Visiting Tambo’s birthplace

By Chris Bathembu

West of Bizana in the Eastern Cape, below the majestic Ngele Mountains that stretch all the way to Kwazulu Natal, is the peaceful and quiet village of Nkantolo.   

This is where Oliver Reginald Tambo was born, grew up and attended school.

At first glance, Nkantolo village looks like any other village in South Africa.

Like many villages, it is loosely held together by several gravel roads which are a feature of all South African rural areas. Houses are made up of mud, grass and stones and virtually every second dwelling has a rondavel or two.  Chicken, sheep and goats can be seen patrolling the streets. Locals wave at passing vehicles while children, some with hardly any clothes on, run up and down the hills -seemingly carefree and enjoying themselves.

Attractions at this village include the Oliver Tambo Garden of Remembrance which is situated near a hill and supervises the village.  The site of the Garden of Remembrance was chosen for one reason. It used to host the home where Tambo was born on 27 October 1917. This is where he used to look after the family cattle and other livestock. He learned many things here, including hunting for birds and stick fighting.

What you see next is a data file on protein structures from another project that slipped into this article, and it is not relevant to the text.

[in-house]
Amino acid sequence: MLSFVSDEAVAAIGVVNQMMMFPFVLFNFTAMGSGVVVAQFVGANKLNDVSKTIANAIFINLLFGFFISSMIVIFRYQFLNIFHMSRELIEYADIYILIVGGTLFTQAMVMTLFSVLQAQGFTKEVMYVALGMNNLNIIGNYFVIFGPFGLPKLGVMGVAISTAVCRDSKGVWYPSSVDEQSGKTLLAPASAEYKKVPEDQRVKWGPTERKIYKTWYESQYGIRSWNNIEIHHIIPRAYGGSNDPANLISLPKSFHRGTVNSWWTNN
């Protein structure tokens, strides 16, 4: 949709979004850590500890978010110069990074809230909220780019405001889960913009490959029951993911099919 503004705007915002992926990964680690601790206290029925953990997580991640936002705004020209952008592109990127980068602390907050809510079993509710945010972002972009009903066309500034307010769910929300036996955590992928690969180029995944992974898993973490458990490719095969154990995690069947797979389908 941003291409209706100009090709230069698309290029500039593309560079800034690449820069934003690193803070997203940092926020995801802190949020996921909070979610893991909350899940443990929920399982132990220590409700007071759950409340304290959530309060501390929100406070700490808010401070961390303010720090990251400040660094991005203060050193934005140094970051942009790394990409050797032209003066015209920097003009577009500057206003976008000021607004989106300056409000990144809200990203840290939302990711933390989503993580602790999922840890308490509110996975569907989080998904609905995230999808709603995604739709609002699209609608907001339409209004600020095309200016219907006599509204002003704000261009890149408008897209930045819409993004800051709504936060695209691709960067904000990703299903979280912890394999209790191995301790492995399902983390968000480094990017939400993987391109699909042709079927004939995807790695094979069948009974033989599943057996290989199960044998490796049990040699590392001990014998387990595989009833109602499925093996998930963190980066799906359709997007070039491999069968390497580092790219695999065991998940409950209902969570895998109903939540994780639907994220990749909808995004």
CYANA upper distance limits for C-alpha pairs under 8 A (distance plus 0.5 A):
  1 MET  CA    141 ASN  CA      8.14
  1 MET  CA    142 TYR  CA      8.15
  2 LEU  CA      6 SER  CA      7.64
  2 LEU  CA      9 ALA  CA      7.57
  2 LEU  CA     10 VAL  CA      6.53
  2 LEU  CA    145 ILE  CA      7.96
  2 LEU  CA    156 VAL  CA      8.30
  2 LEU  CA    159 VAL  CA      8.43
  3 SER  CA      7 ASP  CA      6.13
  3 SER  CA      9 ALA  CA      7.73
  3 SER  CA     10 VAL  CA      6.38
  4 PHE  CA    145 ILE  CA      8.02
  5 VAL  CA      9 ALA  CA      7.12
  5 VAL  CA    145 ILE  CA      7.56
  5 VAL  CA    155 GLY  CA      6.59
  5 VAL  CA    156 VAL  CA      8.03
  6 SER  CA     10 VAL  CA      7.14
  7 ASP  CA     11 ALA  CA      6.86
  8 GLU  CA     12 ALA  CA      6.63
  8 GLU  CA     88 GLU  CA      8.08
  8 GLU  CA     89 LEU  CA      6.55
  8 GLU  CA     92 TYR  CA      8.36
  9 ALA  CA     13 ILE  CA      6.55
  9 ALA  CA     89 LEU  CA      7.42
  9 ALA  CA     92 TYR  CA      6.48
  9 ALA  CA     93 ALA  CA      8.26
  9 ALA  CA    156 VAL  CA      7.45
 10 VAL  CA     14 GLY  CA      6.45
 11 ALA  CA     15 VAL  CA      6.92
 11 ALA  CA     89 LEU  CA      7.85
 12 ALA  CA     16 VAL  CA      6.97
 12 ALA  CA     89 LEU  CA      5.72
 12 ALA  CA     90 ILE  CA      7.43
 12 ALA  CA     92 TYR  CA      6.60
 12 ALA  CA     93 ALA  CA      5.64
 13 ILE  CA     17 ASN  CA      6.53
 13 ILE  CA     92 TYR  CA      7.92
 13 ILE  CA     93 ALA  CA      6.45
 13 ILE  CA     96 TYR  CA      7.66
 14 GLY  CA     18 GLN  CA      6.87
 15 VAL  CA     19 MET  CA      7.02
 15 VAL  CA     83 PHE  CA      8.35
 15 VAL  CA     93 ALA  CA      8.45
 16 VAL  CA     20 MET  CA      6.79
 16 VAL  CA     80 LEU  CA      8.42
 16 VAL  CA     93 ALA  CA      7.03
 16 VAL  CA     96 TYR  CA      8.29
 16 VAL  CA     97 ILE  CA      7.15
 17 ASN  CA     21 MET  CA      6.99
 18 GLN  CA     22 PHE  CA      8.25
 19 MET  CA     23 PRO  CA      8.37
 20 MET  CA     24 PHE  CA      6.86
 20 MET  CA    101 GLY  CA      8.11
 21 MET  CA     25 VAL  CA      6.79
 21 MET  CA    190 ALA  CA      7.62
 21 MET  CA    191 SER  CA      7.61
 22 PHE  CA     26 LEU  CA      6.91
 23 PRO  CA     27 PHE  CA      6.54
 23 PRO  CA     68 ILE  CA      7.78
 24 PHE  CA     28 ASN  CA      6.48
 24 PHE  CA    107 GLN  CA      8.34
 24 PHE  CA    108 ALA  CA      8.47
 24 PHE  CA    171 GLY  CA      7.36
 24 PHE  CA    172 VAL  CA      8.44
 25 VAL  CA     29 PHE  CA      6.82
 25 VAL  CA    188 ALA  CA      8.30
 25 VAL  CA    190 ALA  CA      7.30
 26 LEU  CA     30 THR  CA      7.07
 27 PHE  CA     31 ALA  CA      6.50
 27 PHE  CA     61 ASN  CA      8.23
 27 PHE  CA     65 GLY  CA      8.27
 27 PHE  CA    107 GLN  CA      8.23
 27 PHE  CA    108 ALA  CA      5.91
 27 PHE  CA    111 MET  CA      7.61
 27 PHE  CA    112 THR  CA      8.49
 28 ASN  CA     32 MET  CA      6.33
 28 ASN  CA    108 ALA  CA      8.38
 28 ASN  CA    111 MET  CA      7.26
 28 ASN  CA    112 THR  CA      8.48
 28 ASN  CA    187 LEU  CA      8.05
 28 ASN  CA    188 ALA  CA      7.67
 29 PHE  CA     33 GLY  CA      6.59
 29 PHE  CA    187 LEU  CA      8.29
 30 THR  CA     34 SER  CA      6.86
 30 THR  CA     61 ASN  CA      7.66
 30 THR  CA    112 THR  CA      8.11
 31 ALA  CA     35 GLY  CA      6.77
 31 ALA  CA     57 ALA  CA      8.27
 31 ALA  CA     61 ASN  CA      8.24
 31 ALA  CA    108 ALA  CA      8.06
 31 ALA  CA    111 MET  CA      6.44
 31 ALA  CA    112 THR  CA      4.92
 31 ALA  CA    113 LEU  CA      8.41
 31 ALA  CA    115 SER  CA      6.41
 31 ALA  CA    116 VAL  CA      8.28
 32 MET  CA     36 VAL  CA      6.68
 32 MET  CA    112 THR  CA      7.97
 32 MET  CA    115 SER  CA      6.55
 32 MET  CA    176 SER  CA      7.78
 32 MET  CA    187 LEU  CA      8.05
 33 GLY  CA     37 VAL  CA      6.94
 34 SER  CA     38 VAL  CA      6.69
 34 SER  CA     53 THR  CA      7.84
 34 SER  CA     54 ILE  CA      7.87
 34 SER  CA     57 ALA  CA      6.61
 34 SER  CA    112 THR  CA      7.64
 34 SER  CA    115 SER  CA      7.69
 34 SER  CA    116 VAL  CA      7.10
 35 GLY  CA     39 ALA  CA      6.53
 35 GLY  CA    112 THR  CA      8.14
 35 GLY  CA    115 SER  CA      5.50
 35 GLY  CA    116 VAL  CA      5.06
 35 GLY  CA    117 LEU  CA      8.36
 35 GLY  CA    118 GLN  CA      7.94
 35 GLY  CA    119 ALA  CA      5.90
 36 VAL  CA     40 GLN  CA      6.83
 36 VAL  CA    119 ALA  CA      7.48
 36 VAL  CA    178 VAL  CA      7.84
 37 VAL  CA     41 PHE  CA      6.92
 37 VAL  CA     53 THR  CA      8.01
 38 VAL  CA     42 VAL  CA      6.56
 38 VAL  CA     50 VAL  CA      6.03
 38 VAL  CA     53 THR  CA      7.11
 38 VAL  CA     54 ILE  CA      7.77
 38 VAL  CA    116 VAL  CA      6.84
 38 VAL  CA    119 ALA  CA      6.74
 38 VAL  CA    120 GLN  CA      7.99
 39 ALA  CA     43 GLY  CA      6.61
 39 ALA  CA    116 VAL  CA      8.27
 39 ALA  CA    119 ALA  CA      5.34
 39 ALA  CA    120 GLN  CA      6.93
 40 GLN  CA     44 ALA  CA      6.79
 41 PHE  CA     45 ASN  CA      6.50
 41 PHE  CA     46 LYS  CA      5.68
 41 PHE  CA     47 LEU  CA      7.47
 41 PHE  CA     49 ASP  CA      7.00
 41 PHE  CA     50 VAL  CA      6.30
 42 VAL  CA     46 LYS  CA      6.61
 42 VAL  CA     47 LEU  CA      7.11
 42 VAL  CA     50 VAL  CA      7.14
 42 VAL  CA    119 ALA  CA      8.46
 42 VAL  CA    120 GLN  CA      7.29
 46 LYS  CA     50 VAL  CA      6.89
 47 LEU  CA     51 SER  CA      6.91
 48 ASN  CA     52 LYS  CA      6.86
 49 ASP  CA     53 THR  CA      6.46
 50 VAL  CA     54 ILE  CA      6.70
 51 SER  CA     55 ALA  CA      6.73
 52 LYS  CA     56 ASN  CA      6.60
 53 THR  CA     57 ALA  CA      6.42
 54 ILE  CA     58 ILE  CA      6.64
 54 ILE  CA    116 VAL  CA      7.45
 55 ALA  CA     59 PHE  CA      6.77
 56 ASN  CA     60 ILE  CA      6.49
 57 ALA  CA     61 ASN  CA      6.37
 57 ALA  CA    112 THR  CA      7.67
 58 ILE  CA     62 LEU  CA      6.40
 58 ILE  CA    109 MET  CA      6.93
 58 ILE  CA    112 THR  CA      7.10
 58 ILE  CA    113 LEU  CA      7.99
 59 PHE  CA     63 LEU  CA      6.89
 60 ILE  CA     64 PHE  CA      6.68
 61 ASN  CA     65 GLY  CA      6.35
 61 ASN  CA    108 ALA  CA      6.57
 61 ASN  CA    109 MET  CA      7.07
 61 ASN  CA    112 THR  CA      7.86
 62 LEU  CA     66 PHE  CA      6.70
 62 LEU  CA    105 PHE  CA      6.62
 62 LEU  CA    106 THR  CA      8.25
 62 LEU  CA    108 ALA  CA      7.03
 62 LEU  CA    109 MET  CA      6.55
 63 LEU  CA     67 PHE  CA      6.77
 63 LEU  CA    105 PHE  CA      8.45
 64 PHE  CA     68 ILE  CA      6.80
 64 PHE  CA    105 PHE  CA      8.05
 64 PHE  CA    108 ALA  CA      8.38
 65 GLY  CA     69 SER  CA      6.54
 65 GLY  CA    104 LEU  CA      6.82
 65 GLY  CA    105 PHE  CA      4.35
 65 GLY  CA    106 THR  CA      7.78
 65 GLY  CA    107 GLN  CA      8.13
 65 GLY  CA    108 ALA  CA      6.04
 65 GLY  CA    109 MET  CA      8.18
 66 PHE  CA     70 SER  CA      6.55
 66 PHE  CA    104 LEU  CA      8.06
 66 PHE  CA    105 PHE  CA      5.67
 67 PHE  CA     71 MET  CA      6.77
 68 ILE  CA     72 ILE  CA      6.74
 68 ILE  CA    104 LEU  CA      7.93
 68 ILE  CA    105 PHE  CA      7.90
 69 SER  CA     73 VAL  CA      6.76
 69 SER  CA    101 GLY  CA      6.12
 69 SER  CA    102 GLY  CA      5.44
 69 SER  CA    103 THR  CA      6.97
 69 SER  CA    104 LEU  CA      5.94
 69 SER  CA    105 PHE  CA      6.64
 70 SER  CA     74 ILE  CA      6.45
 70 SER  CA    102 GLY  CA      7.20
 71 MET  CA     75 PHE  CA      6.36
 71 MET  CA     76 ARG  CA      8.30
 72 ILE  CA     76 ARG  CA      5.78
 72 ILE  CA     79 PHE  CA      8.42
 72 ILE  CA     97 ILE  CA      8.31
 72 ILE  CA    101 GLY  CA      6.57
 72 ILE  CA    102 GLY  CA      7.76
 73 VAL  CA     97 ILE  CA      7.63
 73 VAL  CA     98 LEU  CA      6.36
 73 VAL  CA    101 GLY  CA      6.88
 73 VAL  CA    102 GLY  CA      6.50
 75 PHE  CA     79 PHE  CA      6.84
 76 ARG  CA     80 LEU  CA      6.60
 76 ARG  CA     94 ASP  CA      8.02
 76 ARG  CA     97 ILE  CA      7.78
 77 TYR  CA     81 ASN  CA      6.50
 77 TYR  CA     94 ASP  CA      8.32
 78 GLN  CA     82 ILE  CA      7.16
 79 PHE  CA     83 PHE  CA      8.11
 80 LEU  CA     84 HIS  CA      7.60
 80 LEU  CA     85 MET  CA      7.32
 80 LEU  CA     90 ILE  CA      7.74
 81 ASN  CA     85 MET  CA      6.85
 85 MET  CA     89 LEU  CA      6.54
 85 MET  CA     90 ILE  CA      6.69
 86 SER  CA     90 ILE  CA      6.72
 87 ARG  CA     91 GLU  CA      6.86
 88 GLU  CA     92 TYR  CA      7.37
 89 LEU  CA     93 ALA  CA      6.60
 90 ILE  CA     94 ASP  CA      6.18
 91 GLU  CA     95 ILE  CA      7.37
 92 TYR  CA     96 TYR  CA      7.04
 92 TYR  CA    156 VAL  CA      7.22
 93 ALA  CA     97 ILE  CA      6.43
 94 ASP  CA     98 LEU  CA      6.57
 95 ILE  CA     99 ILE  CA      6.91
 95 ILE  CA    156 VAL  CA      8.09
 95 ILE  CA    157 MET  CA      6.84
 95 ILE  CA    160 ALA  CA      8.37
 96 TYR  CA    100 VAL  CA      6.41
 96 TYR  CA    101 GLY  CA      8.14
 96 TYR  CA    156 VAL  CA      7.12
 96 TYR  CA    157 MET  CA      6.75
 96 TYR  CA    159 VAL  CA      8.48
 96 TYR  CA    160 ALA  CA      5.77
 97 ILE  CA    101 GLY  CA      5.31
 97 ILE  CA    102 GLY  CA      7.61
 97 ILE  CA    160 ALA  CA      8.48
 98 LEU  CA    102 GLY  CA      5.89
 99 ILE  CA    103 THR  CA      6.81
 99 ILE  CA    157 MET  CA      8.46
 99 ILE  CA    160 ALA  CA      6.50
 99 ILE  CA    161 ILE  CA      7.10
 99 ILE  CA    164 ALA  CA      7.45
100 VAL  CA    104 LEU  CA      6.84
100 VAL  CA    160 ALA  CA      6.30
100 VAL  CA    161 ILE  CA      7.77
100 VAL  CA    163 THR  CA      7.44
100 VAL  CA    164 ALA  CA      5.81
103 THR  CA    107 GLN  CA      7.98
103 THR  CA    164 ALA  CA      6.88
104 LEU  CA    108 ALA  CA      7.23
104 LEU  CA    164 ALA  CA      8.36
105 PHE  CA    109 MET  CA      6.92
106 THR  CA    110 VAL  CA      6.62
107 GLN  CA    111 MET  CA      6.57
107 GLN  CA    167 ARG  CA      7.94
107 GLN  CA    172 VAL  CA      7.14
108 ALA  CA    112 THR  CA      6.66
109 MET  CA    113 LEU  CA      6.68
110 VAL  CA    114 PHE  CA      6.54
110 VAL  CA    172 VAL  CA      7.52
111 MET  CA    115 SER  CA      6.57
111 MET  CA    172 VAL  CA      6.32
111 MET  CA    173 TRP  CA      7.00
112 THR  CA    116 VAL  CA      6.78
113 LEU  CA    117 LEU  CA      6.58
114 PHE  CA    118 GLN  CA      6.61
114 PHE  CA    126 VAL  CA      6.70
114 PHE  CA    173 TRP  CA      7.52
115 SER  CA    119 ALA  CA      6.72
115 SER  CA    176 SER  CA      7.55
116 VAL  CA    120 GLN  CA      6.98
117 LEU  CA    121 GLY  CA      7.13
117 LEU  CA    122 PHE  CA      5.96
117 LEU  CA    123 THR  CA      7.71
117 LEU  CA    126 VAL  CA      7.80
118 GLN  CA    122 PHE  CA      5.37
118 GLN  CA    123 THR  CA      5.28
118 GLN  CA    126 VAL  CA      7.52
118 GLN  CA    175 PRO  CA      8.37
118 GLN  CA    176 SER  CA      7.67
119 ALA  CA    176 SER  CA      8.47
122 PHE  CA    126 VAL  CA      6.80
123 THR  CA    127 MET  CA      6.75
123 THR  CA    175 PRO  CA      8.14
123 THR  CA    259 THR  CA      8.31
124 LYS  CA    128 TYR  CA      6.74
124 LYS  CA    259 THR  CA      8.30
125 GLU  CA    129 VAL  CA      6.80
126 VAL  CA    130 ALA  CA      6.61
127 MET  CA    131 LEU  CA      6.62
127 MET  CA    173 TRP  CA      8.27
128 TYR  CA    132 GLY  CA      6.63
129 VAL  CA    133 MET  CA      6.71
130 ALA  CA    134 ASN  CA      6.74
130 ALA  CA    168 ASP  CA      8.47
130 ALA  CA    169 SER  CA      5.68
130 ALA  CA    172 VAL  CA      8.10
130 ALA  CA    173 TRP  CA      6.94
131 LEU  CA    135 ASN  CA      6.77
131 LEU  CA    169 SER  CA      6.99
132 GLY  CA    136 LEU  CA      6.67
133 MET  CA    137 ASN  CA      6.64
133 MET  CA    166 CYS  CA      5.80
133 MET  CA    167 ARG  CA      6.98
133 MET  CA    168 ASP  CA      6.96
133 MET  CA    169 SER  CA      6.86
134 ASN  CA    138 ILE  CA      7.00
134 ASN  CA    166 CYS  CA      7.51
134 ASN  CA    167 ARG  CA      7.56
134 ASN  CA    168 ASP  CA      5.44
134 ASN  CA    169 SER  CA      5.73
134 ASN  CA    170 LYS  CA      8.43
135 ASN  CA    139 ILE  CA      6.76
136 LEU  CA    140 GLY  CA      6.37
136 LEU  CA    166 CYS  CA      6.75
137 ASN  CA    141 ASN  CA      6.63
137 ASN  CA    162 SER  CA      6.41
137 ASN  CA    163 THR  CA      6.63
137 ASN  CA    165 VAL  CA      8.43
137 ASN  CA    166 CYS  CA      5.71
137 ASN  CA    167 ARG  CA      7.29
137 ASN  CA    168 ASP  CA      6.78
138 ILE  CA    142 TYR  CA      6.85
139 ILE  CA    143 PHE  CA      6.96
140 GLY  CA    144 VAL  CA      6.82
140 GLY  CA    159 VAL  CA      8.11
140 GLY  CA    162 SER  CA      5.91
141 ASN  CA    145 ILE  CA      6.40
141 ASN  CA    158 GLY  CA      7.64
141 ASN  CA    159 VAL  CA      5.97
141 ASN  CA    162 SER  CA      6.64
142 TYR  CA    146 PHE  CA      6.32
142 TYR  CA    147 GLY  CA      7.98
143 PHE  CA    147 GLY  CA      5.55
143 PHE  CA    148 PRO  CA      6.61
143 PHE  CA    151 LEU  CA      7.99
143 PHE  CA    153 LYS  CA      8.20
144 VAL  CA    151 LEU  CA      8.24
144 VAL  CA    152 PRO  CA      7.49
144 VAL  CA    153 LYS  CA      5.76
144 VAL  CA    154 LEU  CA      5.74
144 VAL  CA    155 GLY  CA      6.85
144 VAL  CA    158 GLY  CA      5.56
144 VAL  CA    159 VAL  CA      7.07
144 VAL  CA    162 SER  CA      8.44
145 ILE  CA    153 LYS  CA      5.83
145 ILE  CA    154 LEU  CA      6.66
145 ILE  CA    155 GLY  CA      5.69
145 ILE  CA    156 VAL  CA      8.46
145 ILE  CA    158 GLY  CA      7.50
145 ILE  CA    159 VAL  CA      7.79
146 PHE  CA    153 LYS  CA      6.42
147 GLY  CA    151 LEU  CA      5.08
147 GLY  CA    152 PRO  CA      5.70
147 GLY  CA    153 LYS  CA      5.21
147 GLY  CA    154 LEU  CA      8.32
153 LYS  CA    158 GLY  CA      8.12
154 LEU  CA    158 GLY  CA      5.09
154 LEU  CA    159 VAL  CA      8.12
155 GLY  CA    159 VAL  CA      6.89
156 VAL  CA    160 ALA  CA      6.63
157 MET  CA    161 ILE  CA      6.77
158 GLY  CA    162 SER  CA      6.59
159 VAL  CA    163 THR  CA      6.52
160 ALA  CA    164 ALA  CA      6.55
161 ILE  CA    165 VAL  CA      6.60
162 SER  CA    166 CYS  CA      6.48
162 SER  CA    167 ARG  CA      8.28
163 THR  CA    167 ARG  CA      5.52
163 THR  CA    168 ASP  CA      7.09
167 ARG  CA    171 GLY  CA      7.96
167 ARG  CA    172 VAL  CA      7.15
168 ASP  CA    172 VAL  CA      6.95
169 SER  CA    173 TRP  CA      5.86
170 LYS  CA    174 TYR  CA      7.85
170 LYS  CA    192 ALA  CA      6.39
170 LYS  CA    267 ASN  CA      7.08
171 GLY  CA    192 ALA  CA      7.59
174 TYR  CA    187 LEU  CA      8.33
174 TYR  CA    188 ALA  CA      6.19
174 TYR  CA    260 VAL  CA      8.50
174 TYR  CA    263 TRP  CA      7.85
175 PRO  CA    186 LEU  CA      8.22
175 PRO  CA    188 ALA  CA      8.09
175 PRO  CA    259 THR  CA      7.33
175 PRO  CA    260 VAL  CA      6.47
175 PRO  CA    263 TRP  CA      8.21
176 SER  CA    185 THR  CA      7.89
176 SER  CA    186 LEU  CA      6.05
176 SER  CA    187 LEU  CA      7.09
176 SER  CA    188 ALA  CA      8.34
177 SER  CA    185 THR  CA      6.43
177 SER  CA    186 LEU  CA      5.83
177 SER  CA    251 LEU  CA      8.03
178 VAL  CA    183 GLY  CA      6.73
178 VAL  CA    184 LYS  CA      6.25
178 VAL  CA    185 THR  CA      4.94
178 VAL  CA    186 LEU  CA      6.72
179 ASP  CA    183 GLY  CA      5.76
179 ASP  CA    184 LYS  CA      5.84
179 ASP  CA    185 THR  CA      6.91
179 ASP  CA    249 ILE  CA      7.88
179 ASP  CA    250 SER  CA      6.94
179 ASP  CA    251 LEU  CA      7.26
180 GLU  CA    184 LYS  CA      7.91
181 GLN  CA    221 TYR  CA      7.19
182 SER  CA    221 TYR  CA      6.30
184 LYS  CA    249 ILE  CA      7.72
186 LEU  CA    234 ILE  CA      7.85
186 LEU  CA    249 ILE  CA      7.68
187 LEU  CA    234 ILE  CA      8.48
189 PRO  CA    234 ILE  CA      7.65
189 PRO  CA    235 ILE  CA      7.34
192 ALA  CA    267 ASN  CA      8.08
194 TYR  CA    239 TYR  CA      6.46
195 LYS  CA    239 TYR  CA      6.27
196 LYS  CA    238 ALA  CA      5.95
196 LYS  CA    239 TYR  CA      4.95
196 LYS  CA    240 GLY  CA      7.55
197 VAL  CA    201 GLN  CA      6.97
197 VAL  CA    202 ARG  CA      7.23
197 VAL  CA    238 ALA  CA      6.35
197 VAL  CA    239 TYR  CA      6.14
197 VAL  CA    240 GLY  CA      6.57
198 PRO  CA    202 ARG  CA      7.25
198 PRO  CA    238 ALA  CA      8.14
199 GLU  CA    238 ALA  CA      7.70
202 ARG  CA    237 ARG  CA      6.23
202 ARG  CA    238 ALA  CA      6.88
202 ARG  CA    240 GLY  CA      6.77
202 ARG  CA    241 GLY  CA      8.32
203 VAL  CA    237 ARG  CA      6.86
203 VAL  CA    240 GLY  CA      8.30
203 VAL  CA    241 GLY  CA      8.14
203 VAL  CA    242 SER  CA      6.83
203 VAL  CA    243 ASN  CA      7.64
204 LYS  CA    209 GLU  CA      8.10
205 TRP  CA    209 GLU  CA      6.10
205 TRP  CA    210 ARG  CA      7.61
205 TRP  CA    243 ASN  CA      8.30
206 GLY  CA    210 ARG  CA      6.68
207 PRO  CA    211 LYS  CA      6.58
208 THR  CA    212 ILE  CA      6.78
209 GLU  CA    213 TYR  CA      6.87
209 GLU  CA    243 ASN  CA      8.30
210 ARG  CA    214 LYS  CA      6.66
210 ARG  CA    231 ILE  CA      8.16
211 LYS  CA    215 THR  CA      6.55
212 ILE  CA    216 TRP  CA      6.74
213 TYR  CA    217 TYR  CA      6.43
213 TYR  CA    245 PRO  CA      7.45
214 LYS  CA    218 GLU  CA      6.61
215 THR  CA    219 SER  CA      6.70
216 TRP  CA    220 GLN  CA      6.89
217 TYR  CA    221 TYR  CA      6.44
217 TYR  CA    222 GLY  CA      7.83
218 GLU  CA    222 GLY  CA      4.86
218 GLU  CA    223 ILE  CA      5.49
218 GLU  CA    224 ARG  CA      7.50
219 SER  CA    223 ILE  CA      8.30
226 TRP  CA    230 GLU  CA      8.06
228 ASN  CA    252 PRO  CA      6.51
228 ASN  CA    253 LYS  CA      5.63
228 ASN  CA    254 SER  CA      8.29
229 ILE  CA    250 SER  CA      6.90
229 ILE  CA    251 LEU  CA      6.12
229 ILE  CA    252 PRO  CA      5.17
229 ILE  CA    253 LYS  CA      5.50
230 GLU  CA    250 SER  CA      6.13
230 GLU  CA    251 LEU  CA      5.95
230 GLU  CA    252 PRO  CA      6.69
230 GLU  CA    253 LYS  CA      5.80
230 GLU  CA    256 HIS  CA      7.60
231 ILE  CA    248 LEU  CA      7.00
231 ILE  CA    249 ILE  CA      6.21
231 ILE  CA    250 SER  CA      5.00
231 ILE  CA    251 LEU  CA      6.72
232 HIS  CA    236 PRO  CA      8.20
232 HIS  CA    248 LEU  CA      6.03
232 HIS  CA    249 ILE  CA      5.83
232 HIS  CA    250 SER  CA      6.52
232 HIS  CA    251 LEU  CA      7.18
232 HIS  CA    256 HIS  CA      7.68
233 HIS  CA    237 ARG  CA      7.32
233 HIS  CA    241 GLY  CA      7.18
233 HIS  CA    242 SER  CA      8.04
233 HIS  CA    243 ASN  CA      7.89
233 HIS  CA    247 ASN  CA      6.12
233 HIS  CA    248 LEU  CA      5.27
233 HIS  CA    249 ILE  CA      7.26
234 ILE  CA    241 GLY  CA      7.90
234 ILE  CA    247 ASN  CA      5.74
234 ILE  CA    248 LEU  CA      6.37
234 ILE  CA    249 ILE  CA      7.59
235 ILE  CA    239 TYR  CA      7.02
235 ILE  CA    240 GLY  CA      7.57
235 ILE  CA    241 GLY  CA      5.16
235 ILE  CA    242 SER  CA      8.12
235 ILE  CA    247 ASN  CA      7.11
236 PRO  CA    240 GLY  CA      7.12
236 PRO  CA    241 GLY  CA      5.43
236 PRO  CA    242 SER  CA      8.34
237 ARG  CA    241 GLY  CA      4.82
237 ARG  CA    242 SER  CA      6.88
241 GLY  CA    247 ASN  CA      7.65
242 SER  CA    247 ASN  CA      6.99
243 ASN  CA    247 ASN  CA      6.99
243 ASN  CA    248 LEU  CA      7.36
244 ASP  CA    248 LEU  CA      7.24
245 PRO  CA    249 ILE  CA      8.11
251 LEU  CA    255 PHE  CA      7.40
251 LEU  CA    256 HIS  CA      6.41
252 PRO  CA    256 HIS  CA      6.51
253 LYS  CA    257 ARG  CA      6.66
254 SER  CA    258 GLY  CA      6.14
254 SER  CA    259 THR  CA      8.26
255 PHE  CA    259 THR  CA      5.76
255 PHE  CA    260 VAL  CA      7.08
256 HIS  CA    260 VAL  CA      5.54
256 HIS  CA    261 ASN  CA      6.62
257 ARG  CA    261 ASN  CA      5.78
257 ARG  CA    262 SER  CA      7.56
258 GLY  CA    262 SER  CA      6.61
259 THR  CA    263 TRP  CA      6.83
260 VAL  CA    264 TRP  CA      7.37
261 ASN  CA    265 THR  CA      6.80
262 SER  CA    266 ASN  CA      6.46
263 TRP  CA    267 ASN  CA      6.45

After his birth, Oliver was baptised Kaizana, after Kaizer Wilhelm of Germany, whose forces fought the British during World War 1. Historians say this was his father, Mzimeni’s way of showing opposition to the British colonisation of Pondoland in 1878.

In 1946, the Tambo family had to move to another site when the old houses in the family compound collapsed. The one bedroom flat Tambo utilised whenever he visited his home is still standing after undergoing refurbishments in recent years.

On the other side of the Garden of Remembrance, a few kilometres from the Tambo homestead is the road leading to Mbhobheni School, one of the first schools he attended in his days as a child.  While current children at school may know very little about Tambo, for the community here, the school is their pride - having produced one of South Africa’s finest politicians who would become central in the country’s liberation history.